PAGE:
Author Topic: When Life gives you citric acid...  (Read 92 times)

Offline KazAugustin

  • Young Cheese
  • **
  • Location: Malaysia
  • Posts: 13
  • Cheeses: 3
  • Soap-maker, Cheese-maker, Writer, Linux lover
    • Challis Tower Books
When Life gives you citric acid...
« on: July 08, 2016, 02:11:41 AM »
This is a sad tale with a happy ending, proof that quickish thinking (aka utter panic!) can sometimes save you from disaster.

As I live in southern Malaysia, I only have supermarket milk to depend on. (The really good quality, non-homogenised stuff is only available in a small geographic area around the capital, Kuala Lumpur. Sigh.) Flush with success from my Fourme d’Ambert, I decided to go for a Cambozola. I got 2L of supermarket milk, a brand I hadn't tried before for cheesemaking. (Yes, I know. I won't do it again.) Cambozola normally asks for a 1:1 milk:cream ratio, but the only cream we can get here is UHT, so I went with 750mL of cream and 1.25L of “super-charged” milk liquid (200g milk powder + 1L water).

I began my recipe, added all the cultures, rennet and whatnot. And waited. And waited. And waited. No curds. The milk had barely thickened after more than 4 hours of ripening! The milk had obviously been over-pasteurised. Aaaargh!!! What to do? I had some citric acid in the pantry and decided to use the failed curd mixture thing to make that most detested of cheeses: Ricotta. Bland, grainy. Bleech! Better than throwing the lot away. Barely. I could always put it in lasagne, I thought.

Friends, ah friends, the Ricotta I got from my Cambozola debacle was unlike any ricotta I had ever tasted in my life. It actually had flavour! It wasn't the Ricotta of which I was familiar, drywall/gyprock filler, but a real cheese! So I made an Italian cheesecake out of it, with a topping of berry jam.

I’m so glad the recipe went wrong. If it hadn’t, I would never have discovered the joy of Real Ricotta. I’m now a convert. This is going to be the start of a beautiful, and tummy-satisfying, relationship!

Kaz!

Offline MrsKK

  • Old Cheese
  • *****
  • Location: Wisconsin
  • Posts: 1,899
  • Cheeses: 62
  • Default personal text
Re: When Life gives you citric acid...
« Reply #1 on: July 08, 2016, 07:15:26 AM »
I always told my cheesemaking classes that there are rarely true failures in cheesemaking, but many "results other than expected".

I'd venture to guess that what you ended up with was very similar to mascarpone, but because of the culturing also had elements of cream cheese.  At any rate, you had a successful result, just not what you expected.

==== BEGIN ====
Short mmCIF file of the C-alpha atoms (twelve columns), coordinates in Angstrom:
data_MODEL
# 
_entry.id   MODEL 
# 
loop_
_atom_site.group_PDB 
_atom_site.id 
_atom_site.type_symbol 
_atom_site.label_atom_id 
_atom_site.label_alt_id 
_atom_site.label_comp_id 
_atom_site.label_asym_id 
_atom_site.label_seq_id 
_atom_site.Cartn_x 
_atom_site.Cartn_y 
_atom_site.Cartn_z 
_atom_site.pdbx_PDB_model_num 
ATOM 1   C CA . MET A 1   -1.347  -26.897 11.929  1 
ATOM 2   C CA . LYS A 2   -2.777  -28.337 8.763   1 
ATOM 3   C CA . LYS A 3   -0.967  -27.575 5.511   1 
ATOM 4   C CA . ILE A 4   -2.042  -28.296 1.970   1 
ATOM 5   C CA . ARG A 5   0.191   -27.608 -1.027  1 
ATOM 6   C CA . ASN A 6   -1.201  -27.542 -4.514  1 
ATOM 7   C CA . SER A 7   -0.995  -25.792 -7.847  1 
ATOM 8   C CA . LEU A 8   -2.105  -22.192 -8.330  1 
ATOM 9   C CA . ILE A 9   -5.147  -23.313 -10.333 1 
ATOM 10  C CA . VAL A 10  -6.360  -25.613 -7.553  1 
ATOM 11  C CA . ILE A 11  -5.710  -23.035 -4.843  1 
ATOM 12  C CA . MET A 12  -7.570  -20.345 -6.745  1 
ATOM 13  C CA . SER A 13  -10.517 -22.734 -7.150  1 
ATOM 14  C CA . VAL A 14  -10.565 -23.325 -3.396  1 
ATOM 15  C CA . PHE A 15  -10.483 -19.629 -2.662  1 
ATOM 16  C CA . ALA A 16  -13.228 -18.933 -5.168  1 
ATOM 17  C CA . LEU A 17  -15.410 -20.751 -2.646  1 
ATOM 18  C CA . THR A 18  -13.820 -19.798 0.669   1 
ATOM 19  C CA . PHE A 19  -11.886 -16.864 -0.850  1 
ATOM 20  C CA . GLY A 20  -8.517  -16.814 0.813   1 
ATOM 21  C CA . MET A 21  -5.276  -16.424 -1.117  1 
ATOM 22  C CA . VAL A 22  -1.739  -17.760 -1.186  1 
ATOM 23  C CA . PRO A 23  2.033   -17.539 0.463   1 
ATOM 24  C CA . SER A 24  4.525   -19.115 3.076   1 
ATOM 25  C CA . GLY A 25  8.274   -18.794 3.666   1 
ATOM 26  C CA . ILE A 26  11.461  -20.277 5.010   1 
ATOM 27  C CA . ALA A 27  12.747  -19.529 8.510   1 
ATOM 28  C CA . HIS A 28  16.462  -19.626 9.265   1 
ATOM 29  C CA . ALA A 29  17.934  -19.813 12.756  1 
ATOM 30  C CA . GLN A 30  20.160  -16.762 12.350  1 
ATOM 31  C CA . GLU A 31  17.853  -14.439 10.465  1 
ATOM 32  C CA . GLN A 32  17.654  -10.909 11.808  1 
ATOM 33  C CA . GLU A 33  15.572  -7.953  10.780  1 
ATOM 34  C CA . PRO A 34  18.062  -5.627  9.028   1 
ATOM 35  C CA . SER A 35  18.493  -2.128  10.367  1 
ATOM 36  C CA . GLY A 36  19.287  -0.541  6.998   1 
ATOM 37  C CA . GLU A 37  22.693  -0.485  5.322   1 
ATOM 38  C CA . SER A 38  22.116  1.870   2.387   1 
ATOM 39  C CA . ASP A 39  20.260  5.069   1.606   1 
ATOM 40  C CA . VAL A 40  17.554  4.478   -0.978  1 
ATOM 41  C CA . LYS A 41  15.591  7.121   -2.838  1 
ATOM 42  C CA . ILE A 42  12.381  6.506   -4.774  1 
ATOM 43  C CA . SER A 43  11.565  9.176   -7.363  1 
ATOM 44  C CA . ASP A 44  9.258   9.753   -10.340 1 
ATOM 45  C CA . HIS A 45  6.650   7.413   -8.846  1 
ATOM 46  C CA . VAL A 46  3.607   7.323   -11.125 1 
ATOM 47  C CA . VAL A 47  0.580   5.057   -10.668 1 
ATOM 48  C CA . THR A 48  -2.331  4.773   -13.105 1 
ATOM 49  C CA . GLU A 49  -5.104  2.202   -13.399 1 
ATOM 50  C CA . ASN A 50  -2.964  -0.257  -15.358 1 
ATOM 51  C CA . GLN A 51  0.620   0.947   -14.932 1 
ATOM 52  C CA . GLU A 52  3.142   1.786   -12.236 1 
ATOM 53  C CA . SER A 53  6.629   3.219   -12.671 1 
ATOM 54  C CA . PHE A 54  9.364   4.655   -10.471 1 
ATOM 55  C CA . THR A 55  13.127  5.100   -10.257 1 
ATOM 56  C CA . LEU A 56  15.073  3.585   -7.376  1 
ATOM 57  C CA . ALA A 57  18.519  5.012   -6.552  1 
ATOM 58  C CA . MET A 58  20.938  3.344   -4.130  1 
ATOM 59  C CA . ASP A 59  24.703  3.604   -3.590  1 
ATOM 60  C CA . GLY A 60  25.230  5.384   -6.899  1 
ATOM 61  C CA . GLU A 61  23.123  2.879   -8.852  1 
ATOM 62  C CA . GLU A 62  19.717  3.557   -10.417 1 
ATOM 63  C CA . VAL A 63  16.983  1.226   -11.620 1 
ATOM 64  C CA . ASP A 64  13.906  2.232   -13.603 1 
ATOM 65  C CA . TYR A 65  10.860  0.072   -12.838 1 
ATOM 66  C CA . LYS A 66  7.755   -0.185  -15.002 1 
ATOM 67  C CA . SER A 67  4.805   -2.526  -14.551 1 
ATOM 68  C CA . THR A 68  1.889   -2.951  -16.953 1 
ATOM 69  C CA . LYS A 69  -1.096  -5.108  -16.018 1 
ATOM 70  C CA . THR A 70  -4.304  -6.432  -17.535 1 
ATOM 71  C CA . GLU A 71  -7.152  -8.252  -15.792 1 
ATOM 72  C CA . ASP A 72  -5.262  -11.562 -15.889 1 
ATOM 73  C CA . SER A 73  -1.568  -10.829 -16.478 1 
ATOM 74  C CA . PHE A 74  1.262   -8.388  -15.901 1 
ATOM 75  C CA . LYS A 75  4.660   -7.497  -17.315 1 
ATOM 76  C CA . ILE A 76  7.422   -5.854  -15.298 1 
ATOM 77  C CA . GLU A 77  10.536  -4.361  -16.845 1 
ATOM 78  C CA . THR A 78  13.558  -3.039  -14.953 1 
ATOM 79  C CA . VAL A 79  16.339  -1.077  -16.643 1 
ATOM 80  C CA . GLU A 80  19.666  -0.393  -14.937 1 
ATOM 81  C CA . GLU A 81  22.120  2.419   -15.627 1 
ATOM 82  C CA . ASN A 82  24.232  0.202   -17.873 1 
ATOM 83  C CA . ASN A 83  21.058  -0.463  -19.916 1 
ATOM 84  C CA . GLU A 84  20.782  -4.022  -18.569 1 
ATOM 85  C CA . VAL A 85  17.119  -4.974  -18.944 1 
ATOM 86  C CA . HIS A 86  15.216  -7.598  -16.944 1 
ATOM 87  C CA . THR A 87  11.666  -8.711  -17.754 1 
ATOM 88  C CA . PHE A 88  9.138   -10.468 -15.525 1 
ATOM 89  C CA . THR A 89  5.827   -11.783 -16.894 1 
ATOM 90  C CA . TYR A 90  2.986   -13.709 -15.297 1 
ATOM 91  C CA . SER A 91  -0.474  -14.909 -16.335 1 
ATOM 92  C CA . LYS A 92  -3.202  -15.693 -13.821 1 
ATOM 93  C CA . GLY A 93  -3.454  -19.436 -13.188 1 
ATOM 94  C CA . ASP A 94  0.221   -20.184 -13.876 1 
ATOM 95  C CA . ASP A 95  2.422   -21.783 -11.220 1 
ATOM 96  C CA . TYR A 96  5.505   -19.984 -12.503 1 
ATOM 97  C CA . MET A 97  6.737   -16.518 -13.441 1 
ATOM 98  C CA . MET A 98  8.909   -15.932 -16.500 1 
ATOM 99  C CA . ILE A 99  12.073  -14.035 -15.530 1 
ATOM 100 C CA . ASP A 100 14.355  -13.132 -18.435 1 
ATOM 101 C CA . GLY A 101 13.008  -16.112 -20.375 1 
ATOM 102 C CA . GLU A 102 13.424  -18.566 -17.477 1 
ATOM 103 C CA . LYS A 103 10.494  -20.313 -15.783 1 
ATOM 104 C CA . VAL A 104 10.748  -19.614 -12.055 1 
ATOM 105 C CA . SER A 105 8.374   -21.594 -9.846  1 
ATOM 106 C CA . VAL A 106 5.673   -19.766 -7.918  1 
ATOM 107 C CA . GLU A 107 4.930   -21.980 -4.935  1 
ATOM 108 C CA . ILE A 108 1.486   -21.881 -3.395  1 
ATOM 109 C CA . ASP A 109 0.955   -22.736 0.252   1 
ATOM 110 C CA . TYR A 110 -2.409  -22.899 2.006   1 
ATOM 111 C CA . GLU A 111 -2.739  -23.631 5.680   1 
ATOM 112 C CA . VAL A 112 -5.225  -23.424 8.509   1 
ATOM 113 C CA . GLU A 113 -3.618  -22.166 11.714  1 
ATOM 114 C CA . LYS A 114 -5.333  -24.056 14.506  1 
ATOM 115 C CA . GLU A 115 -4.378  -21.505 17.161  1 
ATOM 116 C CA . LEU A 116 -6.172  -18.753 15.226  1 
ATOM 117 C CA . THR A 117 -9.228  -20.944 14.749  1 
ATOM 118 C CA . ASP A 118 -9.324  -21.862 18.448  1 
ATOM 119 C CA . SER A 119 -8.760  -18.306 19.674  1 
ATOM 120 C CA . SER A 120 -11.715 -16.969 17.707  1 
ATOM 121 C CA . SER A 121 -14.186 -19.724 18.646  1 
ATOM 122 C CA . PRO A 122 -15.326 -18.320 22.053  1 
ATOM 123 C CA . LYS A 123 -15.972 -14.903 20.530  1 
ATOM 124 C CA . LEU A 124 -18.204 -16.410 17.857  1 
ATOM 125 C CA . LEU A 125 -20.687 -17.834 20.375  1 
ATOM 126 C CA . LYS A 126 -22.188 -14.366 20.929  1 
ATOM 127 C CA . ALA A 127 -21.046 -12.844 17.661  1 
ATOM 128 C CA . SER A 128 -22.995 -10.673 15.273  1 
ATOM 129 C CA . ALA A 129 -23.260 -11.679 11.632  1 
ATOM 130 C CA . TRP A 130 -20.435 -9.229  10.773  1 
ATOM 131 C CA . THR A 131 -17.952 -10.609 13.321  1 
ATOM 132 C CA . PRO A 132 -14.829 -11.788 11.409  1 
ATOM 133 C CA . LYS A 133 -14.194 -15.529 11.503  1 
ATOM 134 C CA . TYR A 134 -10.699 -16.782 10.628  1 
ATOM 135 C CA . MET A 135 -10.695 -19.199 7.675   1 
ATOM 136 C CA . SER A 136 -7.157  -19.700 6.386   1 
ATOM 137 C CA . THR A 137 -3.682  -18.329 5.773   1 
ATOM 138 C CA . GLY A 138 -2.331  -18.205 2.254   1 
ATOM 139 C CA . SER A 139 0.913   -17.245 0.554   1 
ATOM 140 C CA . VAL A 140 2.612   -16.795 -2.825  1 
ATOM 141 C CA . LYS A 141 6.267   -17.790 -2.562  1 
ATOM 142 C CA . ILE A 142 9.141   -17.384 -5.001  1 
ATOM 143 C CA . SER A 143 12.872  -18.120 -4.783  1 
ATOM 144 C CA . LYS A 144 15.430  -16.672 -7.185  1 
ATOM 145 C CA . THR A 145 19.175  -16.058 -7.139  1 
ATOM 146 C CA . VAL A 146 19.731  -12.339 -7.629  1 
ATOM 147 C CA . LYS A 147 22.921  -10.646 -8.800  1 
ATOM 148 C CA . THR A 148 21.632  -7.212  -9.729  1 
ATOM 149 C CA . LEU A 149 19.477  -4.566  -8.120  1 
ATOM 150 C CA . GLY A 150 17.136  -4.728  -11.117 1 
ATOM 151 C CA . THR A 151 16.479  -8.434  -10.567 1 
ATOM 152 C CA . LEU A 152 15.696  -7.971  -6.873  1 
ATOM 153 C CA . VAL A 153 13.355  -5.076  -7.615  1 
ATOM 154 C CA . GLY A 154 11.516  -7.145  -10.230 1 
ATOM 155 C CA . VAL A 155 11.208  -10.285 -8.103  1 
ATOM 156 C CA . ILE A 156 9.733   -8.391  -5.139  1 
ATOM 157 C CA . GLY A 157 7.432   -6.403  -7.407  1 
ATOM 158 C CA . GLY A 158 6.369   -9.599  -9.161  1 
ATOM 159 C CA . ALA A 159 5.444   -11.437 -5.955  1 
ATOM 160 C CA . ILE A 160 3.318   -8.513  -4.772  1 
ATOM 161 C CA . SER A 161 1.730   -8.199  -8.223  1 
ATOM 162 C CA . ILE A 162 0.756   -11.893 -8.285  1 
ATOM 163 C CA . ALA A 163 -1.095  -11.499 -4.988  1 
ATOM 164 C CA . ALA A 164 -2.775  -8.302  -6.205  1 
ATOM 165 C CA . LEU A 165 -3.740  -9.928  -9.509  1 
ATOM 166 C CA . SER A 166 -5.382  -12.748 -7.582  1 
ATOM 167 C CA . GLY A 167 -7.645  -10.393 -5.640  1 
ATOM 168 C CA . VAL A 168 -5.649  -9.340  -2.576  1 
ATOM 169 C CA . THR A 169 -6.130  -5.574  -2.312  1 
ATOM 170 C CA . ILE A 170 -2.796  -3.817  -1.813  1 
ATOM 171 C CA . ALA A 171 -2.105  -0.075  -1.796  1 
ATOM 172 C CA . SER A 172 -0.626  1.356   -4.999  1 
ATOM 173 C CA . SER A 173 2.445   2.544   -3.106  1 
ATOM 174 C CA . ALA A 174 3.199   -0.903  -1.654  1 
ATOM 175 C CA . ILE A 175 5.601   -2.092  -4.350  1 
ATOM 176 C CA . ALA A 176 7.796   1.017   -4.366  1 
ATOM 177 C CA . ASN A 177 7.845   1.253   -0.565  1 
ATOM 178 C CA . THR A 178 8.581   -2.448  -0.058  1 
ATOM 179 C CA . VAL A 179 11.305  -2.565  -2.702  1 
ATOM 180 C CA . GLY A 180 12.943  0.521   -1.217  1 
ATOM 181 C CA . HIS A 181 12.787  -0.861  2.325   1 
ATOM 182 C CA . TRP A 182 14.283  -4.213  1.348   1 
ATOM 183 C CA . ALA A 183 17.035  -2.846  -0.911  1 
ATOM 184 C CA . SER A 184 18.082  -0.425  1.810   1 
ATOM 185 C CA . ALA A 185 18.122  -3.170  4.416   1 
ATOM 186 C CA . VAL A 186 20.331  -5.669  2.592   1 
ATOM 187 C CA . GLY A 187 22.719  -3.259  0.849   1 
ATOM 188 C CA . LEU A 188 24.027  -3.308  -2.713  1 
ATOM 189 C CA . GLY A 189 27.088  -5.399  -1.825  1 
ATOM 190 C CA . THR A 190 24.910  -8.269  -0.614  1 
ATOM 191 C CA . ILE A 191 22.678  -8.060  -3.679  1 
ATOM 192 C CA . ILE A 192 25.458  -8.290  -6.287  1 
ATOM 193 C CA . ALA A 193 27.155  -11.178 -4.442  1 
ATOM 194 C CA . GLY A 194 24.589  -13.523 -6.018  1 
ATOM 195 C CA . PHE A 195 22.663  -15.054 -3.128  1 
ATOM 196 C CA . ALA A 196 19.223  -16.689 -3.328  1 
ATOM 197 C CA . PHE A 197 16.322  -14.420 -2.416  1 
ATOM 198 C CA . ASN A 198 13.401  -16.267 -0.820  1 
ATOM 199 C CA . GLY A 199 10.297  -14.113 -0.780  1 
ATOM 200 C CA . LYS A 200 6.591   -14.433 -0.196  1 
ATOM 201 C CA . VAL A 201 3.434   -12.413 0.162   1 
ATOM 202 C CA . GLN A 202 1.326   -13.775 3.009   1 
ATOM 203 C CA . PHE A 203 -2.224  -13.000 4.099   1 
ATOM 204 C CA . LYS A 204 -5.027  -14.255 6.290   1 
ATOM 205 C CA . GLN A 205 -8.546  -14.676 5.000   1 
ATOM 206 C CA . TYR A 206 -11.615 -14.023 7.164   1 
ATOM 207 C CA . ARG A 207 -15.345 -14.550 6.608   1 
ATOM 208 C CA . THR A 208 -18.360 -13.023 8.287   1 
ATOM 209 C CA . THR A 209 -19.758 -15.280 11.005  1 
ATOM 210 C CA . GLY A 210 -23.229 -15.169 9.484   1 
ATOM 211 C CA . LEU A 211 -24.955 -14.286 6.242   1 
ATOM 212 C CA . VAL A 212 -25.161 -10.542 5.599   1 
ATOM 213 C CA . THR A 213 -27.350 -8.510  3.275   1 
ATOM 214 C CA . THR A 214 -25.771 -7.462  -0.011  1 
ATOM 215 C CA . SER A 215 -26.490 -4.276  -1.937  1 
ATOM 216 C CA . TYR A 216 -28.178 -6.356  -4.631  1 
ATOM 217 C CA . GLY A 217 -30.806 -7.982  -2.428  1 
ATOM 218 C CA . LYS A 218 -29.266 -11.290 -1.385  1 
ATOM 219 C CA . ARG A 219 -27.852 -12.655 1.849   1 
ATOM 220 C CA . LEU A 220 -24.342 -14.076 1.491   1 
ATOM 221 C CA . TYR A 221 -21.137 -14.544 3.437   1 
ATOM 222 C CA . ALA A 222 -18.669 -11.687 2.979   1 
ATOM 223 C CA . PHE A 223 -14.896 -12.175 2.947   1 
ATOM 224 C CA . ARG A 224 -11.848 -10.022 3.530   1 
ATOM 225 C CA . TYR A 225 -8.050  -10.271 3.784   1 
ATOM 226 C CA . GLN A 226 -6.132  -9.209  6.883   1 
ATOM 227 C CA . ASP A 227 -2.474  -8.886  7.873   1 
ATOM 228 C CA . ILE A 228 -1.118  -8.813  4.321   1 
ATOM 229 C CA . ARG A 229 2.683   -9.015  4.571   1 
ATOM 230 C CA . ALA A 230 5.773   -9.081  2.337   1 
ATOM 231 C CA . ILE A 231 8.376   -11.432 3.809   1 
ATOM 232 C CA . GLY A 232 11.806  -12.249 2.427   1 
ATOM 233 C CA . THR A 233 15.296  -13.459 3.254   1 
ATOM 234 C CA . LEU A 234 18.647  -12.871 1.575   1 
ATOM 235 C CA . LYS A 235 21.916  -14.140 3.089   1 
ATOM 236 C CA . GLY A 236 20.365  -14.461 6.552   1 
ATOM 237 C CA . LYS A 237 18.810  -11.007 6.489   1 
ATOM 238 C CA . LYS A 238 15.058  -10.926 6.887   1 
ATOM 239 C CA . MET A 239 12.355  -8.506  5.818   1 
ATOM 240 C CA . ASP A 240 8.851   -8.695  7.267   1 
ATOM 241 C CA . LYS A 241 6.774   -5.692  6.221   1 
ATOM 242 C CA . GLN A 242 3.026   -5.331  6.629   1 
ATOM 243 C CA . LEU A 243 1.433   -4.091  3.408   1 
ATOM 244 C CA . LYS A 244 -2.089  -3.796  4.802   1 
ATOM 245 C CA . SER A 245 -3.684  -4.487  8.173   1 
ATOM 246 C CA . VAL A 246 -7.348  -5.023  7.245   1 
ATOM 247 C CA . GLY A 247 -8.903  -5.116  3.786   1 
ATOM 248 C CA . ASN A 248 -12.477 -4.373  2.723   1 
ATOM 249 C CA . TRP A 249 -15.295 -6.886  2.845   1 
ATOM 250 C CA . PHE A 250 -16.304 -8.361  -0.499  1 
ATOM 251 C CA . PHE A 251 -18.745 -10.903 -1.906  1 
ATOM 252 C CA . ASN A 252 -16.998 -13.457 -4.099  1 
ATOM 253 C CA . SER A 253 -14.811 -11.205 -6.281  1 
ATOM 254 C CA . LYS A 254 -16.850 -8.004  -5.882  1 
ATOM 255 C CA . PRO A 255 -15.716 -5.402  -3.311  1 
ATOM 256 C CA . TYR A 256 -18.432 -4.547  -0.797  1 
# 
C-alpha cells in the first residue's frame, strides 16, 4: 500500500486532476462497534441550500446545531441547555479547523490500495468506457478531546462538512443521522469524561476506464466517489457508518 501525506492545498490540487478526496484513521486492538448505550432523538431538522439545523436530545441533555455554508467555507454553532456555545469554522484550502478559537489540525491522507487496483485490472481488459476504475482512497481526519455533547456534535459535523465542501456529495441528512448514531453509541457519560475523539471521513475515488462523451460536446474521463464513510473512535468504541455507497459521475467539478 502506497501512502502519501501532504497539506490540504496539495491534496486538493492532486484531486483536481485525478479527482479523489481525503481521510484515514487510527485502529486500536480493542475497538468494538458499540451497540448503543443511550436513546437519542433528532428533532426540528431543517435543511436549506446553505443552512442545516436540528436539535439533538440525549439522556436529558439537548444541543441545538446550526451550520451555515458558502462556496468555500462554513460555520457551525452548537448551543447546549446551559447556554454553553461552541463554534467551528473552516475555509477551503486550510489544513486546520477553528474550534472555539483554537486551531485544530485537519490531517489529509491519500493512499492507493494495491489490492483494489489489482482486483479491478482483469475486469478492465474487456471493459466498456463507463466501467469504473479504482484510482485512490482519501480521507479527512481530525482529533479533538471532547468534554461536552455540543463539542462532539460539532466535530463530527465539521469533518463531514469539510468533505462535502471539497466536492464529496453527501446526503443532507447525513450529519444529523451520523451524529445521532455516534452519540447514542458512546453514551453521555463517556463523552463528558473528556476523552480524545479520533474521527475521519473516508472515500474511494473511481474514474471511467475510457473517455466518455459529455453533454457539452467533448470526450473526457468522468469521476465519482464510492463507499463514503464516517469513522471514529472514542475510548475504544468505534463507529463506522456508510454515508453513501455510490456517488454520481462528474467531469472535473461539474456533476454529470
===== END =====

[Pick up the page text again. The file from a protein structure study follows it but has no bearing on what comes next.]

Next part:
True ricotta is made by re-cooking whey that is left over from making a cultured cheese - my best and highest volume results are from mozzarella whey.  It is light and fluffy and only gets grainy if it is allowed to come to a boil or there are bits of the "original" cheese curd left in the whey.  You are probably thinking of ricotta made by heating milk and adding acid to it.

Offline atalanta

  • Young Cheese
  • **
  • Location: Barnsley's Ford, Southeastern PA
  • Posts: 9
  • Cheeses: 0
  • If it tastes ok, it probably is.
Re: When Life gives you citric acid...
« Reply #2 on: July 08, 2016, 07:27:00 AM »
Nice going! There's this gourmet shop I go to in Philly that has baked ricotta. Looks a lot like your cheesecake and is divine. I'm thinking of doing something like that with the left over ricotta from my "failed" batch from Monday.

Offline KazAugustin

  • Young Cheese
  • **
  • Location: Malaysia
  • Posts: 13
  • Cheeses: 3
  • Soap-maker, Cheese-maker, Writer, Linux lover
    • Challis Tower Books
Re: When Life gives you citric acid...
« Reply #3 on: July 08, 2016, 08:43:45 AM »
Aw, @MrsKK, does that mean that I have to go through the whole Cambozola disaster again to get that Ricotta? I followed a recipe for "Sweet Ricotta" from Amrein-Boyes', which uses whole milk rather than whey ("Traditional Ricotta"). I think I may just give it another shot this weekend. Just to be scientific about it all, of course.  ;)

@atalanta, oh, you've got to try it. It's delish. I got the recipe from Allrecipes. Here's the link: http://allrecipes.com/recipe/8168/sicilian-ricotta-cheesecake/. I left out the cinnamon and used the full complement of 6 eggs. I hear they're healthy now! LOL